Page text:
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caviar

iranian and russian caviar

the wealth of the caspian sea

Russian Caviar

Mother Russia is the forbearer of the caviar industry, with methods developed and perfected through generations. Nobody loves and knows their caviar like the Russians, and they have made its consumption nothing less of an art. Caviar was so highly prized in Russia it was reserved for the sole delight of the Tsar and the imperial family (thus many “Imperial” categorizations for the finest, most rare caviars). Russian caviar can be divided into the main sturgeon species fished off the coast of Russia, in the Caspian Sea: Beluga, Osetra, and Sevruga (you will also find mentions of Sterlet or Imperial Caviar, but starlet populations have been decimated and are now all but extinct). Currently, the Russian caviar industry has suffered a huge decline due to drastic over-fishing of sturgeon in the Caspian Sea, as well as internal political turmoil. How does this affect the caviar-lover? Well, it basically means Russian caviar (especially Beluga) has become harder to come by, and much more expensive.
view our full list of Russian Caviar products>

Iranian Caviar

Caviar harvested and fished from sturgeon species off the coast of Iran in the Caspian Sea, primarily the southwest shores, where the water is cooler, and, according to some scientific studies, much cleaner from environmental pollutions that could potentially affect sturgeon populations. Although Russian Beluga Caviar has traditionally been considered the higher-end product, Iranian Beluga Caviar is of equal quality, as they are both produced from the same species of sturgeon, in the same waters (the Caspian Sea also borders Russia). Iranian sturgeon species are typically: Beluga, Osetra, Asetra and Sevruga, all fetching the same (or even higher) prices than the identical Russian caviars.

Beluga Caviar  

The best, rarest – and definitely the most expensive- of caviars is the Beluga Caviar, traditionally harvested in the Caspian Sea fisheries in Russia and Iran, from the white beluga sturgeon. Baluga roe is superb- large eggs, soft in texture, heavy and ripe, ranging from pale silver to black in color. By far the highest quality caviar you can get, with the most superior flavor. Soft, buttery taste, with a delicate and sweet flavor.

Ossetra/Osetra Caviar  

The next-best-thing to Beluga Caviar, Osetra is of medium-size, and comes from the osetra sturgeon, harvested mainly in Russian and Iran. You’ll find caviar fans that will swear by this caviar, preferring it over beluga. To rest the case, osetra is a fantastic product all the way around, and in the world of gourmet caviar, it is definitely not a runner-up. It is intensely nutty, and has an oilier, silkier texture that just melts in your mouth. It is more recognizable due to its golden yellow/brownish color. Golden Ossetra or Golden Imperial caviar is highly sought-after by connoisseurs, and is very expensive.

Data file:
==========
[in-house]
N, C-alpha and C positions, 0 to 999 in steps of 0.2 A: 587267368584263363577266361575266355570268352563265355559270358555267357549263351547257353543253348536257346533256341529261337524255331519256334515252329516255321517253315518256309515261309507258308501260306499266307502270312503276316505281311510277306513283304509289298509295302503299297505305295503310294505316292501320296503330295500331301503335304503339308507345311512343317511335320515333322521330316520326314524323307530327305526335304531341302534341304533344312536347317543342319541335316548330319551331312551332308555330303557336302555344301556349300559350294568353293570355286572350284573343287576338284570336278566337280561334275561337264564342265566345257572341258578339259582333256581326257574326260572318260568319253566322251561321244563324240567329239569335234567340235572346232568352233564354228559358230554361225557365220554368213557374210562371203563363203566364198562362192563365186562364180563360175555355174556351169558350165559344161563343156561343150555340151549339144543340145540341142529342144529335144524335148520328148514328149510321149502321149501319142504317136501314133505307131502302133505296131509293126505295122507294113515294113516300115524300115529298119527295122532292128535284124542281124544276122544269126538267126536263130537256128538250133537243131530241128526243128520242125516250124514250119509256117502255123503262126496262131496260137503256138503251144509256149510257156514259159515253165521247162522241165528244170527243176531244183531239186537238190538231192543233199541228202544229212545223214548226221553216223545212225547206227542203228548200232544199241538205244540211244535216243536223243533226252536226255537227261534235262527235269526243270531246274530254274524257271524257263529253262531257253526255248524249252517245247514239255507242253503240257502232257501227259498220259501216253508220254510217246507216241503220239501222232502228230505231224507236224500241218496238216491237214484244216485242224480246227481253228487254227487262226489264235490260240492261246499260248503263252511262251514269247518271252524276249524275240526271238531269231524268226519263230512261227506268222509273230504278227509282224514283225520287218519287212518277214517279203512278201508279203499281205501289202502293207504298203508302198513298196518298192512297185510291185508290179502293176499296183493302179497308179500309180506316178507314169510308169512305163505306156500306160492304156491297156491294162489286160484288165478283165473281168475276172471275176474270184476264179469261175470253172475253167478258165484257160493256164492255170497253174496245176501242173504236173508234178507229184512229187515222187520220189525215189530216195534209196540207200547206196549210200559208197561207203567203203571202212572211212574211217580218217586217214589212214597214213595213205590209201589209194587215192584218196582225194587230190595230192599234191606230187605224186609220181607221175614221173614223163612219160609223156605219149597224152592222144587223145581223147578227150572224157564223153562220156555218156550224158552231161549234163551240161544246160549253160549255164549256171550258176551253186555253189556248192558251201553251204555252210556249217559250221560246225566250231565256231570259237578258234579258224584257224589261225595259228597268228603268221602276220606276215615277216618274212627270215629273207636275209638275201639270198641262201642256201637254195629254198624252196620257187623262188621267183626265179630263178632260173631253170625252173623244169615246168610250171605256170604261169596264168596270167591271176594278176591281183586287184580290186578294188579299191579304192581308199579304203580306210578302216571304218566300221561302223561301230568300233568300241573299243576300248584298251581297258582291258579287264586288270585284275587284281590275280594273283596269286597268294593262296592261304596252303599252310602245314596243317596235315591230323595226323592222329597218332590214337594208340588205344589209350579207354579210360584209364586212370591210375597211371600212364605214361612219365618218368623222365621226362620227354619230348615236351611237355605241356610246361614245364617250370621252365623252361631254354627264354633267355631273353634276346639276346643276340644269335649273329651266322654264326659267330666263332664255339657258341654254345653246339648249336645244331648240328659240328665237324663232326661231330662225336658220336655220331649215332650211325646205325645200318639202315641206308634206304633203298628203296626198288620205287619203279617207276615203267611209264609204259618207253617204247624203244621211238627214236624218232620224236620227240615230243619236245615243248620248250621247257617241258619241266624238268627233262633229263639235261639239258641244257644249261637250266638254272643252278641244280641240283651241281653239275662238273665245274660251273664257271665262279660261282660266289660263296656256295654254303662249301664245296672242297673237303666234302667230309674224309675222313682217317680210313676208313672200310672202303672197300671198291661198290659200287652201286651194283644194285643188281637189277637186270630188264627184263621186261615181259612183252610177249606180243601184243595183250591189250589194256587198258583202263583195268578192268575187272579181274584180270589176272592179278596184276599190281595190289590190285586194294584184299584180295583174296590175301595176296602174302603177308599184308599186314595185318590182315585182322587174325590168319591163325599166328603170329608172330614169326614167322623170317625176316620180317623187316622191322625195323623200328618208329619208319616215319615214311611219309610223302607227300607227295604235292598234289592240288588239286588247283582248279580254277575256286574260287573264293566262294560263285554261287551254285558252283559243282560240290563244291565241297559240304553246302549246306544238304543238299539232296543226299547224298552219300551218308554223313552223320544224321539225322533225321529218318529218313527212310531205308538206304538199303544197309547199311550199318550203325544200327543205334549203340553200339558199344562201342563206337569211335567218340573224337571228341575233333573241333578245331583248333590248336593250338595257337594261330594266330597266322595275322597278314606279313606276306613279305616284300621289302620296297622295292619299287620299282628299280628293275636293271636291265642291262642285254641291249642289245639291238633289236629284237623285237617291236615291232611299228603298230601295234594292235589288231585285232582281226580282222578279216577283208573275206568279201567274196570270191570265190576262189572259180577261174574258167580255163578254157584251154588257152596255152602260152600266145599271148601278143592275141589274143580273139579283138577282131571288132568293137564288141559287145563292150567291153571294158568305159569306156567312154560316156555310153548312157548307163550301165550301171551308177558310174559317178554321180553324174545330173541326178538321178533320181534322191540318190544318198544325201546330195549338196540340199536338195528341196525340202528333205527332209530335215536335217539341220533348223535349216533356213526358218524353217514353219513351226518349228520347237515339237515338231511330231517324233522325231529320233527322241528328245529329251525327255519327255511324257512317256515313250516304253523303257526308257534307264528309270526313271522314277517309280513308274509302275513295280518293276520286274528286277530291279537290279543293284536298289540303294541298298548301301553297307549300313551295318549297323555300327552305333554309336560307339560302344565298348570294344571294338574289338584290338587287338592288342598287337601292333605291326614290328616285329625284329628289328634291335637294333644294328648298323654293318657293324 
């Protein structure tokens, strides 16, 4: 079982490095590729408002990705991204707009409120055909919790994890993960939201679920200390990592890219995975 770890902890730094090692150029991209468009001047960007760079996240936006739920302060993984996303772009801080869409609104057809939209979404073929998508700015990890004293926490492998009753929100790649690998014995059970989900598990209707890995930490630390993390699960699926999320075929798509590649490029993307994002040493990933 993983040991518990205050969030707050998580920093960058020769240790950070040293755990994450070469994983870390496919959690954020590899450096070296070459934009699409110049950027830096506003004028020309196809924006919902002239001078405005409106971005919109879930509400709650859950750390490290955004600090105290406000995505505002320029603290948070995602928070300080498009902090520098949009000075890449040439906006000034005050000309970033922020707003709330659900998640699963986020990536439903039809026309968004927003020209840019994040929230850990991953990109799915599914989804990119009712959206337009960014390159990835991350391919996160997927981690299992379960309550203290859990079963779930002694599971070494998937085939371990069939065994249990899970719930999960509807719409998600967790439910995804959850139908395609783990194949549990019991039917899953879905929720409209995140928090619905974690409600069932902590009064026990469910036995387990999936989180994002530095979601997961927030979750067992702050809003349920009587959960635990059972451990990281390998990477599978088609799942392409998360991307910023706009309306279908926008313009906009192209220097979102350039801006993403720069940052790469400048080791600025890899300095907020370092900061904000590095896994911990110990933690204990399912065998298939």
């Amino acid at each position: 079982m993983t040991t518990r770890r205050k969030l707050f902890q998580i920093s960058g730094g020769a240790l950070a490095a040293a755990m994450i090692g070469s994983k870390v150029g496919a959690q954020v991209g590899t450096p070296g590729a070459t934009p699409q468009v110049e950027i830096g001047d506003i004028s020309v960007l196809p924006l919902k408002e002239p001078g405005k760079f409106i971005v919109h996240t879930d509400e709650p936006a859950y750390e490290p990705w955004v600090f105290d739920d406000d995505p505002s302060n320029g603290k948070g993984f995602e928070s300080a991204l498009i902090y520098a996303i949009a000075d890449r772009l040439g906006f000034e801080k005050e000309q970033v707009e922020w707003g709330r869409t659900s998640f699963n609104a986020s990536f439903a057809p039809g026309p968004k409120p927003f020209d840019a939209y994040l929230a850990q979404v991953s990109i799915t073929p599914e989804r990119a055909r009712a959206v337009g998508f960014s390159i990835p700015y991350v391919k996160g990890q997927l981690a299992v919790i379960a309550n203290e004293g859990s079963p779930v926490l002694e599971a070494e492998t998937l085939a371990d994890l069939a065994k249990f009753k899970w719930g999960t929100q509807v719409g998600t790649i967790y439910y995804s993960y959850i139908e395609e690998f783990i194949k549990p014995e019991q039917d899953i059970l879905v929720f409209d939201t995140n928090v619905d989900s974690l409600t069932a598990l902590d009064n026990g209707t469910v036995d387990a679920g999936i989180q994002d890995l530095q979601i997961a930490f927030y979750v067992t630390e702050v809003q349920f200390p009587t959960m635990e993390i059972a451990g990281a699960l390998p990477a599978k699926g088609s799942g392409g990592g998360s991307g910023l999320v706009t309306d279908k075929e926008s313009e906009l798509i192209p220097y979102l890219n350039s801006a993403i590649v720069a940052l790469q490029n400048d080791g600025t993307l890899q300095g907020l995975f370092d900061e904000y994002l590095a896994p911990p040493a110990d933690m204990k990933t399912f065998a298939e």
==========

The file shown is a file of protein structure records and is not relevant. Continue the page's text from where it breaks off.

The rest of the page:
view our list of Ossetra Caviar products>

Imperial/Golden Osetra/Royal Caviar

Imperial caviar comes from the most rare, most mature Ossetra sturgeon. This type of caviar is highly coveted by connoisseurs, for its firm golden grains that deliver an earthy, nutty and fruity flavor. The color can vary from golden to greenish. Originally, imperial caviar came from the Sterlet sturgeon, now largely extinct. Also referred to as Royal Ossetra, or Golden Imperial Caviar.
view our list of Osetra Caviar products>

Sevruga Caviar  

Here’s an option for those with a budget in mind: Sevruga caviar. You get the high quality and taste of a sturgeon roe, but from a far more common species of fish, therefore making it more available, and thus less expensive. The sevruga sturgeon is small, and reproduces faster that the other species, so this caviar is cheaper and easier to find. Taste-wise, it is strong, but the eggs are on the smallish side (slightly greenish or gray) and crunchier than the other sturgeon varieties.
view our list of Sevruga Caviar products>

000/ Triple Zero Caviar

This category of grade refers to the color of the caviar, a categorization scale that goes from 000 to 0, 000 being the lightest, and 0 the darkest (00 Caviar is medium grey). Although the taste remains the same, typically the lighter caviars are more highly prized and priced than the darker ones. Although this is not a scientific fact per say, those in the know say younger sturgeons produce the lightest eggs, which could account for the pricing difference. Bottom line: Since Beluga is the best caviar around; Beluga 000 would then be the best, more rare and more expensive caviar available. Triple zero caviar is also called royal caviar.

Asetra

Typically from the Caspian Sea in Iran, this is a complex and very sophisticated caviar. Asetra Caviar is dark to light gray, and can also be golden color (Golden Asetra comes from the albino sturgeon), with a fresh nutty flavor.

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